All week we had remained uncertain whether we should go to Delaware on Saturday, and whether we should stay the night there. Our final decision to go, and to come back the same day, proved to be a wise one, given the size of the state and quite countable number of attractions. This was probably one of our most spontaneous departures, maybe only yielding to our crazy-drunk trip to Washington, D.C.
We have more to show than to say about Delaware, hence this post is graphic but not too wordy. Since we visited two beautiful gardens on the way—of which one was in Pennsylvania—it would perhaps be more appropriate to share those pictures in a separate post; but then I would have nothing to say at all. To cut a short story shorter, enjoy.
Because a bunch or even most of beautiful places in Delaware have an admission fee, it would have been unfair for us to be too stingy and pass them by. The first place I really wanted to visit was Winterthur; it boasts a number of wonderful sights, including the famous du Pont gardens and museum. Opportunely, a special admission rate was available for visiting Wintherthur as well as Longwood Gardens, a spot I really had wanted to see on our trip across Pennsylvania. A better deal could only be no fee at all, but that is uncommon for places of this magnitude. By first stopping at the Longwood Gardens we thereby settled another travel debt of ours.
I shall stop my narration at this point and let you enjoy the wonderful trees and flowers in their lazy mid-Spring bloom.
According to the weather forecast, the sun was running late and was only to be seen in the afternoon. A bit vexed with the lighting conditions imposed over the still ascending—and thus incomplete—bloom of the surrounding flora, we nonetheless enjoyed the sparsity of visitors at that time of day.
Confused by the name, we deliberately skipped the conservatory located across the main fountains. Our mistake was to immediately rule out the possibility of anything other than a music conservatory once we identified the building on the map. Well, our bad :)
What a gorgeous sight! I exhort anyone, with a dab of loose cash and an hour or two to spare, to visit the Longwood Gardens.
I will repeat that a huge advantage of the North is the closeness of numerous attractions. We did not realize that it would only take us ten or so minutes to arrive at the Winterthur Gardens. In fact, the first five or six destinations in this trip were less than fifteen minutes apart from one another.
To be honest, the Longwood Gardens seemed much prettier and better taken care of. But I guess it is the photographer’s job to find a good shot, so I will not be too tough on the gardeners.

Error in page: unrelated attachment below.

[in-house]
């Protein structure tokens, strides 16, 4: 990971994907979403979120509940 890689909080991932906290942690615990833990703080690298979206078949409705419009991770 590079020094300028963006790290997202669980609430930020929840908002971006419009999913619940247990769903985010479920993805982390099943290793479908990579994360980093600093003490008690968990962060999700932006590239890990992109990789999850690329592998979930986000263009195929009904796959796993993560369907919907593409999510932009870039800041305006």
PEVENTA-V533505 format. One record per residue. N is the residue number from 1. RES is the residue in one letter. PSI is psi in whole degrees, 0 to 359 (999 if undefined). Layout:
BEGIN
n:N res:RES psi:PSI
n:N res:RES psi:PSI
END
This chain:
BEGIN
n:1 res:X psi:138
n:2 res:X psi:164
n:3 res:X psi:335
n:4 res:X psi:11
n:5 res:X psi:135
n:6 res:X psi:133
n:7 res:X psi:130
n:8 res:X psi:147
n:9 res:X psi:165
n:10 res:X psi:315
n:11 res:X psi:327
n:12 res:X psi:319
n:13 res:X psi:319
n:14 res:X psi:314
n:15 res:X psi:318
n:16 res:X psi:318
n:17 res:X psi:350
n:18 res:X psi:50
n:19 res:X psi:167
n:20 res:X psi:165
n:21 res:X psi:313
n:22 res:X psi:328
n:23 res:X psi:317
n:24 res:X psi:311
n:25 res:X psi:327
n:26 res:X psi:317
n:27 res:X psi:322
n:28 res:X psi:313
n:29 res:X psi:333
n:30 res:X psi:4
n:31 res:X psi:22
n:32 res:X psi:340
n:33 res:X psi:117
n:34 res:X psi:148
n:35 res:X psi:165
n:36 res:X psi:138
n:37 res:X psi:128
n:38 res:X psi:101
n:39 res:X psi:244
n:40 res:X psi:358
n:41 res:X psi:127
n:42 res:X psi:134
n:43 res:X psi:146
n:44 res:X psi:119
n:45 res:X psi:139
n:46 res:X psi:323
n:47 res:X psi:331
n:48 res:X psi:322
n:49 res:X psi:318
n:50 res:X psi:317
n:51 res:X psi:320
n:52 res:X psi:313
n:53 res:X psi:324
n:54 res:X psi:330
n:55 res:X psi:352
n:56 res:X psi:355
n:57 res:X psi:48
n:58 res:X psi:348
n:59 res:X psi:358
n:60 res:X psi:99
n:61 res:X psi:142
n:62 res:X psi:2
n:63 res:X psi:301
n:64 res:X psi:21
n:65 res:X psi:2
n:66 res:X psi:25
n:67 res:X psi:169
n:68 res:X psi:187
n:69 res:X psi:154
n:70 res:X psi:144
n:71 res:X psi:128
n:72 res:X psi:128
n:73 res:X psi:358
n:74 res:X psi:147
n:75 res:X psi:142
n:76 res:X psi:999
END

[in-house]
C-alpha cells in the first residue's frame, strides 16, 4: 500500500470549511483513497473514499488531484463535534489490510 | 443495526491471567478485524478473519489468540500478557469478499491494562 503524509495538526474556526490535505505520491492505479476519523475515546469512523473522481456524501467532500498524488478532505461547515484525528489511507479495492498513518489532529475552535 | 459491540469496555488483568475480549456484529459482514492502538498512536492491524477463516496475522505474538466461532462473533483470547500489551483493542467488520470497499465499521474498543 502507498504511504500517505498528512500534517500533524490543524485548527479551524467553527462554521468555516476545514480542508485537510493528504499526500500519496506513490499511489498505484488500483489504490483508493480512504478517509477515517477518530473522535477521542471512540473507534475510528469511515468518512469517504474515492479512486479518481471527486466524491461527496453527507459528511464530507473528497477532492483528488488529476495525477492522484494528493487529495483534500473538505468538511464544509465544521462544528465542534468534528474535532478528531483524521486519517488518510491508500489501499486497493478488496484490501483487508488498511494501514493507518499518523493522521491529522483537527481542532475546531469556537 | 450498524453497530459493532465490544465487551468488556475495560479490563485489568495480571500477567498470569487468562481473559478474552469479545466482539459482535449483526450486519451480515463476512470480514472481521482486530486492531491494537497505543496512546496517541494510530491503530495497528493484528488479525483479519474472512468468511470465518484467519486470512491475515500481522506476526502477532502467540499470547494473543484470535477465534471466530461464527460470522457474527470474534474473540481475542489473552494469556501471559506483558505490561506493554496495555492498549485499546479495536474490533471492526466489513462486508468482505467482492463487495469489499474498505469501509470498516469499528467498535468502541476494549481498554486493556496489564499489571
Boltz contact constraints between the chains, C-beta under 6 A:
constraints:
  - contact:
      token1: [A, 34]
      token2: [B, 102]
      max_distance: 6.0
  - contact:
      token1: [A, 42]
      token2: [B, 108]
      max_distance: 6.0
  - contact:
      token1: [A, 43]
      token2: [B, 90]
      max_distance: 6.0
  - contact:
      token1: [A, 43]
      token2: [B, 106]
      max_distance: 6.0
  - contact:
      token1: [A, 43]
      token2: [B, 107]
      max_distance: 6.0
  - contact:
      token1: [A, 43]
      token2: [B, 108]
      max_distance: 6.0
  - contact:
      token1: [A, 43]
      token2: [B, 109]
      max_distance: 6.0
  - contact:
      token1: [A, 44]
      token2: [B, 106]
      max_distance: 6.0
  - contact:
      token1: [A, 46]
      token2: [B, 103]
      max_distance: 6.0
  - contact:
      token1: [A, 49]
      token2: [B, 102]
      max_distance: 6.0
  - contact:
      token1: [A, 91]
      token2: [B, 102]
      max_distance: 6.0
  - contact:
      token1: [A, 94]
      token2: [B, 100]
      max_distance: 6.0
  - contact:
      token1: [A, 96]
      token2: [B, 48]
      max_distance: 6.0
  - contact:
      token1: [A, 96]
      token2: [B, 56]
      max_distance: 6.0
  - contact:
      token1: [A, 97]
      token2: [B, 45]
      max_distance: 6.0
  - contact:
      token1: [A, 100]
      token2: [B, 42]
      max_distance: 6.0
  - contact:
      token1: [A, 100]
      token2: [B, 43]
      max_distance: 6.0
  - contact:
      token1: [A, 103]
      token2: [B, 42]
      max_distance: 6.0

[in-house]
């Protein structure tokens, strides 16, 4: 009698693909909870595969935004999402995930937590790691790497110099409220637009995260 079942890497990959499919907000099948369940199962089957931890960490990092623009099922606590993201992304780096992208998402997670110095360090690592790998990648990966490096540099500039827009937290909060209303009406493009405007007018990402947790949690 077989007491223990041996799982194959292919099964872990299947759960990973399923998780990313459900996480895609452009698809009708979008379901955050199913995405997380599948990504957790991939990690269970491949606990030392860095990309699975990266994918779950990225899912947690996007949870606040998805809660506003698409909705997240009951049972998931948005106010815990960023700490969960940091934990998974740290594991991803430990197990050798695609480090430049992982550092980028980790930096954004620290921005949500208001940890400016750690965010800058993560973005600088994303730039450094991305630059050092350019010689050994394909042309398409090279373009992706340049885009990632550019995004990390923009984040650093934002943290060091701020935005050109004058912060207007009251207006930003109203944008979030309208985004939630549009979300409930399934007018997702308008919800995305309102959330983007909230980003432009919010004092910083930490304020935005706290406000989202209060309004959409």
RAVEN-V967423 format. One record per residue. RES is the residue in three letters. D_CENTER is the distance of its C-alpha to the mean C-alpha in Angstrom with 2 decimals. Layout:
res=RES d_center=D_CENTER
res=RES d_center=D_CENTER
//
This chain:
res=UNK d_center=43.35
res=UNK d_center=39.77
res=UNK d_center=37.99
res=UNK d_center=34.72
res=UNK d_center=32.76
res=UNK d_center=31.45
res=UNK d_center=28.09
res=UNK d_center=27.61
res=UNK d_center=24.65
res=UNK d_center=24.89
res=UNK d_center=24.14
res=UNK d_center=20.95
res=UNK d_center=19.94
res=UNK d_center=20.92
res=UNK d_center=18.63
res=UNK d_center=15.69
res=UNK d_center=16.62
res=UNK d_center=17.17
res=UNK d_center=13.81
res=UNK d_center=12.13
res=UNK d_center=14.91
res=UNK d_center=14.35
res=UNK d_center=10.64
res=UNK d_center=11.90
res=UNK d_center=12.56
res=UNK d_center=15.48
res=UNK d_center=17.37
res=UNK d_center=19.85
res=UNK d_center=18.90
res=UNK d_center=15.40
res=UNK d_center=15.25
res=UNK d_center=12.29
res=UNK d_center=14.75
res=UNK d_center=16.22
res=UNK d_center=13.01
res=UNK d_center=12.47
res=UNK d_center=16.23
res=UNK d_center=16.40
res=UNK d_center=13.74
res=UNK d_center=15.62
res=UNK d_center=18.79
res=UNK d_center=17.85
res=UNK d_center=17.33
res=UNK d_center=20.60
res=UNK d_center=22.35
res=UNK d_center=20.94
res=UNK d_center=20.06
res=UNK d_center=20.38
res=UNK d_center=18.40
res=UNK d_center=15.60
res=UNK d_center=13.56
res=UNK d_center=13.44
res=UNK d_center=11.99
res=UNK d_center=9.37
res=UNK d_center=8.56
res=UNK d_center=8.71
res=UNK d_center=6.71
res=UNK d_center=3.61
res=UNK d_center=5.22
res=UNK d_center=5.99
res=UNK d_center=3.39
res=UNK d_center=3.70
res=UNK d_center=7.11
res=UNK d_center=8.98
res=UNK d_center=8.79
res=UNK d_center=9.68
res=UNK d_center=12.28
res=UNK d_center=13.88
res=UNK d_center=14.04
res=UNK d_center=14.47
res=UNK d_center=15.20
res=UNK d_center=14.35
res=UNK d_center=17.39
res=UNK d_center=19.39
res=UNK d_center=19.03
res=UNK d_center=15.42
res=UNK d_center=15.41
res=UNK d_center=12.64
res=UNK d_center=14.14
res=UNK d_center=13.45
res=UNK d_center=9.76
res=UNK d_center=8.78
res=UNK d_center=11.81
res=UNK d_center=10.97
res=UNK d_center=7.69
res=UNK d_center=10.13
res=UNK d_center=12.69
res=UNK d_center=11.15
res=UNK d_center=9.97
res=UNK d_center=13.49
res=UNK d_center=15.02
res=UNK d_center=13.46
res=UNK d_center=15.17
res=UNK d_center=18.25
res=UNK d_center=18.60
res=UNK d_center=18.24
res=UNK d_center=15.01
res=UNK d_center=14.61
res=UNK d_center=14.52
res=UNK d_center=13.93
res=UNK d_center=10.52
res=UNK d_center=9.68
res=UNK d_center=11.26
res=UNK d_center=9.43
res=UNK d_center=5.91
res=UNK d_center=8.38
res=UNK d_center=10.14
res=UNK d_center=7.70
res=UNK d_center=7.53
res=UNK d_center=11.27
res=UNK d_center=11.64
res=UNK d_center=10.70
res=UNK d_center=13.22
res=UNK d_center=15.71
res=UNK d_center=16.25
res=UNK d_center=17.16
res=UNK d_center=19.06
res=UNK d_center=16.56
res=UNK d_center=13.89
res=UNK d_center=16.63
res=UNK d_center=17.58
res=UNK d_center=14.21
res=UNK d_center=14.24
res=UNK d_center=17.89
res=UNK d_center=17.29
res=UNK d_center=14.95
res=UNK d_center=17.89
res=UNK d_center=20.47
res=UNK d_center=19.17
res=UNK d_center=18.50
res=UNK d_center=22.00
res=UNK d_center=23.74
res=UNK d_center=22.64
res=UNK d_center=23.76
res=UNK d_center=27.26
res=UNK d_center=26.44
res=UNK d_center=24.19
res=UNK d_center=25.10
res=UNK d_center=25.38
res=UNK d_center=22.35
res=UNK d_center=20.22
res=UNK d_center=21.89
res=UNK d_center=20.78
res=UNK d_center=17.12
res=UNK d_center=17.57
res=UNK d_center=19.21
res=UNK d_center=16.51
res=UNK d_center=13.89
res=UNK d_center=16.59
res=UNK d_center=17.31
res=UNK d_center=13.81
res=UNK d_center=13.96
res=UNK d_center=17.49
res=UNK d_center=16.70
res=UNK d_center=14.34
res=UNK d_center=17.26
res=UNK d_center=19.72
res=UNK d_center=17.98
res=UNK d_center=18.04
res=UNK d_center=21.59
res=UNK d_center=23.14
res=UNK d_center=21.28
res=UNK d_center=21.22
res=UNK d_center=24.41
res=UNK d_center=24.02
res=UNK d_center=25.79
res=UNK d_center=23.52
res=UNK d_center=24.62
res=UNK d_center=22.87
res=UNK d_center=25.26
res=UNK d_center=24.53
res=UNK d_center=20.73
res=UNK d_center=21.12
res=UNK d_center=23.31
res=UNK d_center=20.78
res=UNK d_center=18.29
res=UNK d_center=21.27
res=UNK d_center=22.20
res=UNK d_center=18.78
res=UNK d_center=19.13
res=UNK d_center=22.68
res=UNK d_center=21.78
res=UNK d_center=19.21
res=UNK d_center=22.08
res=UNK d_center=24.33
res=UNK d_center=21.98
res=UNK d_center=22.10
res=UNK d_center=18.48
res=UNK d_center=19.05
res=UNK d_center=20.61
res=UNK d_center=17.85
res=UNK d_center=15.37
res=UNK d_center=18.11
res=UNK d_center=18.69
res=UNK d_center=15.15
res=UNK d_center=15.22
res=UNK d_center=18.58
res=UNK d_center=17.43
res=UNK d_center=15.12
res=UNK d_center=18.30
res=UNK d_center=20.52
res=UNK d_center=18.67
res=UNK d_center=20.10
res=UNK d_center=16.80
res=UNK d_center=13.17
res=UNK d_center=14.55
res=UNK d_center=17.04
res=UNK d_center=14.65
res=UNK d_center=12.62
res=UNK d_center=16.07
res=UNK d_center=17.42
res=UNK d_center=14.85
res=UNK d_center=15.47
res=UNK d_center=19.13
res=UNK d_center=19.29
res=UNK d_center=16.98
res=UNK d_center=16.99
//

As seen from the pictures, there are quite a few building on the site. Apart from the library and museum, there is a gallery that, at the time of our stop, had an exhibition of extravagant soup tureens, apparently from one or more rare collections. Not that I am esthetically numb or unappreciative of art, but looking at something behind a thickness of glass that a regular ceramic bowl can be much better suited for, was just beyond my interest. Especially that the wonders we came for were all around us.
Proud of our brief unity with nature, we went on with our botanic tour to the city parks of Wilmington. Actually, we wanted to check out the Nemours Mansion, yet failed to find the address obtained online. This is what we found instead:
The part of Wilmington that shelters the waters of the Christina river is full of pleasant and peaceful neighborhoods:
We traveled to the Riverfront section of town next, hoping to find something as picturesque as all of our previous encounters, but… the rest of Wilmington was not nearly as scenic. Therefore, we took no more photos of Wilmington—to simply leave things on a happy note and imprint a positive picture in our memory.
To our utter amazement, Dover was one of the first state capitals in the United States, since Delaware was, in fact, the first state. This was interesting because we had never heard of this place before. Nevertheless, the city itself was not a popular Web search hit for Delaware attractions, and I became more interested in the local Air Mobility Command Museum, which was open and free.
A small river port, Lewes could not possibly be a big tourist magnet. So, to soothe our minds a little, we took a small detour to the Nassau Valley Vineyards, hoping to do some sight-seeing and wine-sampling at once.
About the only other inviting place that Lewes had was its wharf. Regardless of size, there is always a good chance of taking decent pictures at a wharf. Besides, there is something natural and manly at such places, almost worthy of Hemingway’s portrayal.
A well-known ocean resort, Rehoboth Beach was a very active place even on that cold cloudy Saturday at least a month before the more crowded summer season. In terms of beauty, Rehoboth Beach is surely far from the top of the list, but it does possess a certain amount of the coastal charm.
Sad looked the boardwalk that day against the busy Rehoboth Avenue:
Bethany Beach, as followed from several online reviews, was a calmer alternative to Rehoboth Beach. With way fewer attractions, this site could be perfect for an older vacationer, but certainly not for agile travelers that we are.
Going as far as the time permitted, we made our last Delaware stop at the Southern-most tip of the state, Fenwick Island. Actually, we did not expect to find any phenomenal sights; the thing that attracted most of our attention was the island’s lighthouse.
Ready to turn back and hurry back home, we spotted a neat feature of this otherwise vacuous place. The town-planning was very considerate of home owners who do not live by the beach, but would still wish to have their private access to water. So, long water canals had been built to connect the fortunate residents with the oceanic basin.
As usual, below is the map of our travels (Delaware is highlighted):